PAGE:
In this paper, focusing on seven European countries (IT, FR, DE, ES, AT, UK) and the USA, we will try to address these issues, by analyzing the various forms of protest (including violence) and discourses used by extreme right organizations[3] to address European integration (their targets, contacts and issues). By looking at different types of extreme right groups (political party and non-party organizations) in different countries, we will explore the ways in which the available resources and political opportunities of the actors (e.g. Kriesi 2004) influence their choices, as well as attitudes towards Europe. Indeed, the differences in the groups’framing and mobilization strategies in Europe will be shown, as well as the novelty, but also the non-novelty of the way in which the extreme right addresses the discourse on Europe, with the construction of a complex (and sometimes contradictory) identity where traditional nationalistic values and innovative transnational elements coexist. The study is based on a protest event analysis of recent mobilization by the extreme right (2005-2009, for a total of about 1600 events identified) and on 54 interviews with representatives of the important extreme right organizations in the selected countries. These data will be integrated with a comparative case study (only for Italy, Germany and the USA) based on a frame analysis of right wing documents from 2000 to 2006 (for details of the frame analysis and the codebook used, see Caiani et al. 2012). From the theoretical point of view, the aim of this study is to test the applicability of concepts and hypotheses developed in the research on progressive, left-libertarian movements to their (very different) counterpart (see also della Porta 2012), to which they rarely are applied (for exception see Rydgren 2005), exploring the entire milieu of the plural radical right family (Caldiron 2001).

2. Methods and data

First of all, we have conducted a protest event analysis (PEA) based on newspapers (between 2005 and 2009, for a total amount of 1565 identified events), looking at the degree and forms of mobilization of right wing extremist organizations, as well as at their strategies of action. PEA is a technique of quantitative content analysis, that allows for the quantification of many properties of protest, such as frequency, timing and duration, location, claims, size, forms, carriers, and targets, as well as immediate consequences and reactions (e.g. police intervention, damage, counter-protests, etc.) (Koopmans and Rucht 2002). This technique was adopted for our analysis following a long-standing tradition of research on social movements and contentious politics (Tilly 1978, Tarrow 1989). In order to conduct the protest event analysis we used a formalized codebook. Our unit of analysis (the ‘protest event’) consists of the following elements (variables for the coding): an actor who initiates the protest event; the form of action; the target at which the action is directed; an object actor whose interests are affected by the event; and finally the substantive content of the event, which states what is to be done (issue). Each protest event concerning the right wing actor and action, taking place in our selected countries, has been coded.[4]We have drawn on newspaper articles published in the major quality national newspapers in each country analyzed. In particular: La Repubblica for Italy; Süddeutsche Zeitung (SZ) for Germany; the Guardian for the United Kingdom, Le Monde for France; El País for Spain; the ‘US Newspapers and Wires’included in the LexisNexis database for the USA.[5] In order to retrieve relevant articles we conducted a keyword search of the electronic editions in each case.[6]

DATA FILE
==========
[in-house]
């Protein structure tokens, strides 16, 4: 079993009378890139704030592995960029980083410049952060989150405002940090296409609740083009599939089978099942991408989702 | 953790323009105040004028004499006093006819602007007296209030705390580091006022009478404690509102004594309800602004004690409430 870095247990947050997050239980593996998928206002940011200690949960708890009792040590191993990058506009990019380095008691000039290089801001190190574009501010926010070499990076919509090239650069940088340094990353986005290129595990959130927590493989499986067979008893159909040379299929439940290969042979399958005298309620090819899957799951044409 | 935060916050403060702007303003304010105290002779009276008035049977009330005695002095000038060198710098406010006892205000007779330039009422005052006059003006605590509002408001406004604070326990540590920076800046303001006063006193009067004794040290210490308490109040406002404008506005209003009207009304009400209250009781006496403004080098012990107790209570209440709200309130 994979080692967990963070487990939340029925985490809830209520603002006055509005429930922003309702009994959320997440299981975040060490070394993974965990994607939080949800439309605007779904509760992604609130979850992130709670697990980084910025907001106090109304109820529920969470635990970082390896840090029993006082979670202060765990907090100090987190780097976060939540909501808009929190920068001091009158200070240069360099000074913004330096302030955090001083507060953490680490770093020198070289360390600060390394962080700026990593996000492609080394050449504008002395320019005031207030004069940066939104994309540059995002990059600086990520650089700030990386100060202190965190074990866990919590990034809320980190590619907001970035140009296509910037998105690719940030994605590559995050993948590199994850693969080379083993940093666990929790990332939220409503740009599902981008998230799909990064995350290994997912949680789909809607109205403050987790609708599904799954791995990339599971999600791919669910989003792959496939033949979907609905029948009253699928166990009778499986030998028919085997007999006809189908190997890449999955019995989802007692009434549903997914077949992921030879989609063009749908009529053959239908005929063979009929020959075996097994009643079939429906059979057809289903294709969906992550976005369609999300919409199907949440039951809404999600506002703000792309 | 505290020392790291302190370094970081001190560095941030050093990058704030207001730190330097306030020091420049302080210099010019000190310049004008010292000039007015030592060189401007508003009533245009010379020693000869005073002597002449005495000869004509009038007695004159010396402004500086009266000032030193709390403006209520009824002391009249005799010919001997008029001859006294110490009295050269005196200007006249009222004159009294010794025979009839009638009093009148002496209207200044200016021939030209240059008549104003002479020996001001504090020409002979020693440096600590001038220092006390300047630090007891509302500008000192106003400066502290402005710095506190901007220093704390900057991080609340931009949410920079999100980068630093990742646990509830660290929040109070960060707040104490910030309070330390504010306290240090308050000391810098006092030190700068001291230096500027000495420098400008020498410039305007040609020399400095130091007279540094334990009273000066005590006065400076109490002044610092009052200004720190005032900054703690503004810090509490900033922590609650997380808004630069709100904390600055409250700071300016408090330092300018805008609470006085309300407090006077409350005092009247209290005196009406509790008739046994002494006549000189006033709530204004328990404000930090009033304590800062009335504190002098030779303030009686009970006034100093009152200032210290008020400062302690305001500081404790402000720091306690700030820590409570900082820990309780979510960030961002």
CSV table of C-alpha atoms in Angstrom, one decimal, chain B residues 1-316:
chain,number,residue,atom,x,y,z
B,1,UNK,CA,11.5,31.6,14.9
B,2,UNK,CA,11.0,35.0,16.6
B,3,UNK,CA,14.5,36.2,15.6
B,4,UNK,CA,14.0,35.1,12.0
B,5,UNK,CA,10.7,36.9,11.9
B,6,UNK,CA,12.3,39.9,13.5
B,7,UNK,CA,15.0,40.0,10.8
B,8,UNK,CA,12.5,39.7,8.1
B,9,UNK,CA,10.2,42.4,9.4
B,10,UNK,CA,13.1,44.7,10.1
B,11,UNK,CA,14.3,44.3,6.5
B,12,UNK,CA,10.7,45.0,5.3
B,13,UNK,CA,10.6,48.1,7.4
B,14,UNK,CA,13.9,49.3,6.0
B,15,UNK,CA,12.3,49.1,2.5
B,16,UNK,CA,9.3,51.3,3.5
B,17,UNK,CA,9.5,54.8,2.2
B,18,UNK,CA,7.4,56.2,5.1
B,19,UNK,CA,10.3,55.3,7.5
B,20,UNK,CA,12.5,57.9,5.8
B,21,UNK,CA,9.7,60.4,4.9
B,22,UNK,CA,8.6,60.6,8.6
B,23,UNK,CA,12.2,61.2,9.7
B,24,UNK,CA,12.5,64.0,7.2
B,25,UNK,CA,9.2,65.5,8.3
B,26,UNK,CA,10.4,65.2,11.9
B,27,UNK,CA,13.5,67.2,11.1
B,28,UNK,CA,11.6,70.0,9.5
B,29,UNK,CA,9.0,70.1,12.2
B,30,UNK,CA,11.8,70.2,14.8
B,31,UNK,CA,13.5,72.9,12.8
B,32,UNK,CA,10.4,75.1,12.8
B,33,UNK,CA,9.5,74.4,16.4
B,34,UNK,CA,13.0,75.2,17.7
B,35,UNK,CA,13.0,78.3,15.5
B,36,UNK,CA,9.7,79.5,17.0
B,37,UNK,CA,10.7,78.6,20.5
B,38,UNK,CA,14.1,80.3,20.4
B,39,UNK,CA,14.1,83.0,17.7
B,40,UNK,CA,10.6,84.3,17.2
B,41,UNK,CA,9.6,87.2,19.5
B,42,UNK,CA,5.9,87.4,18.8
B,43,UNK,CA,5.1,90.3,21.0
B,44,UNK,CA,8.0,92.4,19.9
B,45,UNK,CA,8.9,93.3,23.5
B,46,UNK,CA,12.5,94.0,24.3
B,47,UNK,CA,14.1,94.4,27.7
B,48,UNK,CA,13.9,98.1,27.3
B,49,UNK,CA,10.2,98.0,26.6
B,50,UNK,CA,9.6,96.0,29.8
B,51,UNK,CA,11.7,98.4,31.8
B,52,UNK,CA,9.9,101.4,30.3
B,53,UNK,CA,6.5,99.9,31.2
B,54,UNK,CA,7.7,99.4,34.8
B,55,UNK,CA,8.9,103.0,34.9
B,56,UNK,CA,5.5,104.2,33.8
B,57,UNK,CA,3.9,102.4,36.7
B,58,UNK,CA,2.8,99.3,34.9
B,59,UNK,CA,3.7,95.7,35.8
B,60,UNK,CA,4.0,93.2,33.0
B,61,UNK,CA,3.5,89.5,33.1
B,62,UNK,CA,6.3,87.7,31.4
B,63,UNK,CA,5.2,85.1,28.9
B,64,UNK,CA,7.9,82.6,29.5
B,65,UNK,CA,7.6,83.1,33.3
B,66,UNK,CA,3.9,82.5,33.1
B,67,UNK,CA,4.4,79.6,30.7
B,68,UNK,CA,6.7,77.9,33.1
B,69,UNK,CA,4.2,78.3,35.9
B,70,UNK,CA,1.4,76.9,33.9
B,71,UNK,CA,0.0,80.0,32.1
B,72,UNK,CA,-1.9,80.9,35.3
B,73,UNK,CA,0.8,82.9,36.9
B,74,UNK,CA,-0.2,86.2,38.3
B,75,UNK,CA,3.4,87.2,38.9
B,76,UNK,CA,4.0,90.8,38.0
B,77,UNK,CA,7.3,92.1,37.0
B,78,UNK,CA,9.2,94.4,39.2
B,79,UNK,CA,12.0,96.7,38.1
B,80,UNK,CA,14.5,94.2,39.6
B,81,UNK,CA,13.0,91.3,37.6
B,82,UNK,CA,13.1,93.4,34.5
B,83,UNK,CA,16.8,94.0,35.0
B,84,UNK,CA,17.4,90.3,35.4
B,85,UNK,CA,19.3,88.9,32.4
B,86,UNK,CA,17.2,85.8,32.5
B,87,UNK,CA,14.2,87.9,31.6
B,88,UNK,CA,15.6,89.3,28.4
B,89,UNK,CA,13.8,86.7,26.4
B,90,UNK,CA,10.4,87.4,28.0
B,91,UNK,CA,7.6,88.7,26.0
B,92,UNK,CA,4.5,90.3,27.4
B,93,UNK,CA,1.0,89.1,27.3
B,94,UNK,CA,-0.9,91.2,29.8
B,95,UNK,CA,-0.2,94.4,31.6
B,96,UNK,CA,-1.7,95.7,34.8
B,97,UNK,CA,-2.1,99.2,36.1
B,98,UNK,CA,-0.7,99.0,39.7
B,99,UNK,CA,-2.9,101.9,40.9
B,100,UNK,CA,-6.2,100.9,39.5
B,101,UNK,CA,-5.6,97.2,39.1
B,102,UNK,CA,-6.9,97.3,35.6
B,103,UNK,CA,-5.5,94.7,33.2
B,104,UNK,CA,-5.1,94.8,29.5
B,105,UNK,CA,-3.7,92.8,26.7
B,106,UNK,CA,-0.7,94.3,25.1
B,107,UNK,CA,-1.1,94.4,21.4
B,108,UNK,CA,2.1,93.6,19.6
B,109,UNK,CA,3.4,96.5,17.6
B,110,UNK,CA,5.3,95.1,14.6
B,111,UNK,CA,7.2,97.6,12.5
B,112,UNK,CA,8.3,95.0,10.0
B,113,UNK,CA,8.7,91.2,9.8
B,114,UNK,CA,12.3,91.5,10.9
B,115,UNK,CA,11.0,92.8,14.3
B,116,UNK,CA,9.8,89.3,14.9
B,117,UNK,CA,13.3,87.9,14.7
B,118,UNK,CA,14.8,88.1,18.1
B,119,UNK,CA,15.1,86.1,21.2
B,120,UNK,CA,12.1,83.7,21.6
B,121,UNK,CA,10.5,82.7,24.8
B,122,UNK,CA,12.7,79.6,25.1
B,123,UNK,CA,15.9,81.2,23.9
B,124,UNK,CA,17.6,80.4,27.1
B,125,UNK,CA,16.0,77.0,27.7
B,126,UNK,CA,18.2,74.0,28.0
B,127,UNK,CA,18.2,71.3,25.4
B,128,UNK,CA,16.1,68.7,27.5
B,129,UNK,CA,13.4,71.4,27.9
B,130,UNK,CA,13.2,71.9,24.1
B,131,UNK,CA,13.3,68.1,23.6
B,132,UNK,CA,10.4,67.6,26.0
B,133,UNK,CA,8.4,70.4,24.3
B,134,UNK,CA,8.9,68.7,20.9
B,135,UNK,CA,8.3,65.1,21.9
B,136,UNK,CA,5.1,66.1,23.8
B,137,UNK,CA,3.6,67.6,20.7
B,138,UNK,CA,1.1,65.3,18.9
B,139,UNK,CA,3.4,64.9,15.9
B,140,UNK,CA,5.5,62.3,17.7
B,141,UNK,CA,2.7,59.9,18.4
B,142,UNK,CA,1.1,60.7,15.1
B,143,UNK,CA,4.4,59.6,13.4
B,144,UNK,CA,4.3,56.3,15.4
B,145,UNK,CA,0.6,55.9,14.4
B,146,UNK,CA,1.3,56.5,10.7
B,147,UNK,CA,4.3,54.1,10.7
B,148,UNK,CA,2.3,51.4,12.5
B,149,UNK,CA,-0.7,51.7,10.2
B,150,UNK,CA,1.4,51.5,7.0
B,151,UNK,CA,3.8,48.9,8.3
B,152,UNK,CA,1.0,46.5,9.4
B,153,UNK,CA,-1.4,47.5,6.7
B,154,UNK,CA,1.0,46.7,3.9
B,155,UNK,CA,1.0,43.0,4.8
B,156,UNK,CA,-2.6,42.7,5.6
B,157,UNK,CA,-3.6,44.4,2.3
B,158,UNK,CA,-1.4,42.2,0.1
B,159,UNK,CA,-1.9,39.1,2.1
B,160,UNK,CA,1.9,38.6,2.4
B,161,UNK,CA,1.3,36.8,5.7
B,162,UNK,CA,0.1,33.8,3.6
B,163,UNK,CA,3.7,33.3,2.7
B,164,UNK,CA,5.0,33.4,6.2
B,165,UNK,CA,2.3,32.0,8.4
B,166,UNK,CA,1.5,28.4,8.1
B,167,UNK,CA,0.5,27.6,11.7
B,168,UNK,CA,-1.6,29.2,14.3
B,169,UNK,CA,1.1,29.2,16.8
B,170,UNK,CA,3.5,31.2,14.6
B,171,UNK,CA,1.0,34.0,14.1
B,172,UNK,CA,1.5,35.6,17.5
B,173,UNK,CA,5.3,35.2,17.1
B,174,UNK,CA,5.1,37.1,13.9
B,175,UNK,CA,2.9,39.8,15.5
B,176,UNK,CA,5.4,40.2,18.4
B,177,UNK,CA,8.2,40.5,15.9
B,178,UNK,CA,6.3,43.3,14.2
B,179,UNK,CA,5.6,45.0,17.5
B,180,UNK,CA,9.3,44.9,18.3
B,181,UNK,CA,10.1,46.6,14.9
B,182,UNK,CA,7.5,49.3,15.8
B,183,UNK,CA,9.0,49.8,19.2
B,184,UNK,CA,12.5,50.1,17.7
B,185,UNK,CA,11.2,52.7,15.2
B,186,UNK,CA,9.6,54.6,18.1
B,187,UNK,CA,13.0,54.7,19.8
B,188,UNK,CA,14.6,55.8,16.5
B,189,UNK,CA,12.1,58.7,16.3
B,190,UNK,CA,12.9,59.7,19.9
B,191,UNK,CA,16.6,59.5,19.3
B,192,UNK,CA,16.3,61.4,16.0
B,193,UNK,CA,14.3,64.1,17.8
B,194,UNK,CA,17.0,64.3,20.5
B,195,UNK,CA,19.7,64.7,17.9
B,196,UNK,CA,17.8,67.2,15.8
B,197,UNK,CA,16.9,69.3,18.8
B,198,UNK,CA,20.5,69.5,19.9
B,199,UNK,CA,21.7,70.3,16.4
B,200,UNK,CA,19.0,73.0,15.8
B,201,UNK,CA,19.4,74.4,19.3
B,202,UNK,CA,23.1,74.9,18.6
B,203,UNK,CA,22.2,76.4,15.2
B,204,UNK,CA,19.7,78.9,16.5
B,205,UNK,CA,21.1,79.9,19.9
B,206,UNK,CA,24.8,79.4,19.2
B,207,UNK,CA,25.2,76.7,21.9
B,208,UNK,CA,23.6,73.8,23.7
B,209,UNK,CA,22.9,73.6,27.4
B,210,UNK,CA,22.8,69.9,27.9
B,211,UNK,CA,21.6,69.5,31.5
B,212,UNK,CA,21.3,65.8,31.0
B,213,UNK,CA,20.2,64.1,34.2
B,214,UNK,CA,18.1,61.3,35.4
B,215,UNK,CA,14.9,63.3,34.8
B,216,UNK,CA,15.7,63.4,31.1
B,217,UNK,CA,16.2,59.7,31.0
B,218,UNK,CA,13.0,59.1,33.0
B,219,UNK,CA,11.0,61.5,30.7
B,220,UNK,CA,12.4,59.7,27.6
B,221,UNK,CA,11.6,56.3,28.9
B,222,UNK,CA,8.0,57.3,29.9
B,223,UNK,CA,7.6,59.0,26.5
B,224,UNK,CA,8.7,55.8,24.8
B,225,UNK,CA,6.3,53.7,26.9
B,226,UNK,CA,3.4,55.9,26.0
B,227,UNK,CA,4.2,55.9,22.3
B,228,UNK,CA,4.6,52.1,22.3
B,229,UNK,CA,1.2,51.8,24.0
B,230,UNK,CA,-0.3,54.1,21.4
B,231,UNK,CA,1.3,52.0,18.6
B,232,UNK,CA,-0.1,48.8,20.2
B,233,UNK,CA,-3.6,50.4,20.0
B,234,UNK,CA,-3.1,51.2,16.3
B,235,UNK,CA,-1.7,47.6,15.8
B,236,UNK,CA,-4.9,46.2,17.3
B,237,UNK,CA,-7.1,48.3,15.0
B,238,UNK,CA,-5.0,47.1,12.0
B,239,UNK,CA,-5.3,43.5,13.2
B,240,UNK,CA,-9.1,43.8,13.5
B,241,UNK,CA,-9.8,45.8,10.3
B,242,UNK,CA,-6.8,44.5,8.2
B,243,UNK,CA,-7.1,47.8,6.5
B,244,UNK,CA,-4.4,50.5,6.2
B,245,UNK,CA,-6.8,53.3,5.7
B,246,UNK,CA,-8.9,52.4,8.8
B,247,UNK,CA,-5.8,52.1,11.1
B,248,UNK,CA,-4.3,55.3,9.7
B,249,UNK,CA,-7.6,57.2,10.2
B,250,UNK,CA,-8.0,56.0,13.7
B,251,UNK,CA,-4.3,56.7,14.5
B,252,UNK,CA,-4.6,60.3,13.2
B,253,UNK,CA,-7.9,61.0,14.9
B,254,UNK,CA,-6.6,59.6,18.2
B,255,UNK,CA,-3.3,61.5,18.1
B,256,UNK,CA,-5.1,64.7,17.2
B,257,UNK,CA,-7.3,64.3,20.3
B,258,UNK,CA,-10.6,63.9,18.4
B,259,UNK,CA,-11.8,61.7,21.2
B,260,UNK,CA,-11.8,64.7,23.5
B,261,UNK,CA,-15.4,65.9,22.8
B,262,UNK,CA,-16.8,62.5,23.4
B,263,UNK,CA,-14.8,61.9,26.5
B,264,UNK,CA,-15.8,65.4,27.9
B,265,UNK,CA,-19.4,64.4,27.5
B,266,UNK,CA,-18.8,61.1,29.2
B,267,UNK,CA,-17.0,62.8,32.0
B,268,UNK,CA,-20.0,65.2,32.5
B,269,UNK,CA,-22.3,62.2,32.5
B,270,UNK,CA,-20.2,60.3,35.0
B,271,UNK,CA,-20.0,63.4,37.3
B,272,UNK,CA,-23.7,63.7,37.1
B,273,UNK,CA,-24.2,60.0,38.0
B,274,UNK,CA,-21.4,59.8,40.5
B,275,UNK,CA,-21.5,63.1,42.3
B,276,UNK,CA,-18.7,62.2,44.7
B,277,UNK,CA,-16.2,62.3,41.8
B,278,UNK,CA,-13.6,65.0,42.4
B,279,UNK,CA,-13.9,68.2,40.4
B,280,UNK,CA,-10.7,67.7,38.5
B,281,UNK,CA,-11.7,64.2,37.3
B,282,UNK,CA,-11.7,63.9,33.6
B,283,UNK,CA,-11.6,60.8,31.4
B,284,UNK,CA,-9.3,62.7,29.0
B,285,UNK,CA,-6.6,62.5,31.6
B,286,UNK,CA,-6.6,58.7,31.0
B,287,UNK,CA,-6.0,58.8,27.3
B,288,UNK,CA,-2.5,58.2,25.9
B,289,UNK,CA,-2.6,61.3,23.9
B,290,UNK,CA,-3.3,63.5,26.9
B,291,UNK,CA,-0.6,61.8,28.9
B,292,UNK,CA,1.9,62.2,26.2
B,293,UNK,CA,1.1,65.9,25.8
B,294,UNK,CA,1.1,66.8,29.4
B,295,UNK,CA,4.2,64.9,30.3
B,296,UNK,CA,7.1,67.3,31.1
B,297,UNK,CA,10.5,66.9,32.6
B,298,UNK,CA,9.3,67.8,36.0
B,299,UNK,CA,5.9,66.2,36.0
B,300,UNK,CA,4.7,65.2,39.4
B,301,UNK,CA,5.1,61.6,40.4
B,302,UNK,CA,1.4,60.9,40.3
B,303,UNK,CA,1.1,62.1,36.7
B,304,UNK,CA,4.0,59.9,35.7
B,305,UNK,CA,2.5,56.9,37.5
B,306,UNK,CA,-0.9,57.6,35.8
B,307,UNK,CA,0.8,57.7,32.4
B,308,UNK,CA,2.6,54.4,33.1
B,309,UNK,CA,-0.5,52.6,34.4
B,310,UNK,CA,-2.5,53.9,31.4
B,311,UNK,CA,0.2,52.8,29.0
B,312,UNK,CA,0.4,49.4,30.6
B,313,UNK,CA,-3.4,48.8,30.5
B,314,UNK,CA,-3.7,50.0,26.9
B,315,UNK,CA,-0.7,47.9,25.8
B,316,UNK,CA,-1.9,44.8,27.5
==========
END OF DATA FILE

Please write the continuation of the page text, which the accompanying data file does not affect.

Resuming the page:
The PEA was integrated, by means of a common research design, with (54) interviews with leaders of extreme right organizations (chosen in each country as the most representative from our PEA results). In terms of sampling the interview partners, we identified three to four organizations in each of the three main categories of extreme right groups (political parties, political movements,[7] and sub-cultural youth groups[8]), for a total of nine/twelve ideal interviews per country, in order to offer a representative description of the entire right-wing sector. The interviews, conducted by telephone, were held between 2010 and 2011. Establishing contacts and obtaining a positive response from these organizations was particularly complex and time consuming. Our response rate was less than 40%. In addition, many interview partners requested anonymity (see the list of organizations interviewed in the appendix). The semi-structured questionnaire, containing both closed and open questions, focused on the transnationalization of communication and mobilization strategies of extreme right organizations (their actions, targets, national and cross-national contacts), including their judgment of the impact of the EU on them, as well as the general position of extreme right groups towards the processes of globalization/European integration.[9]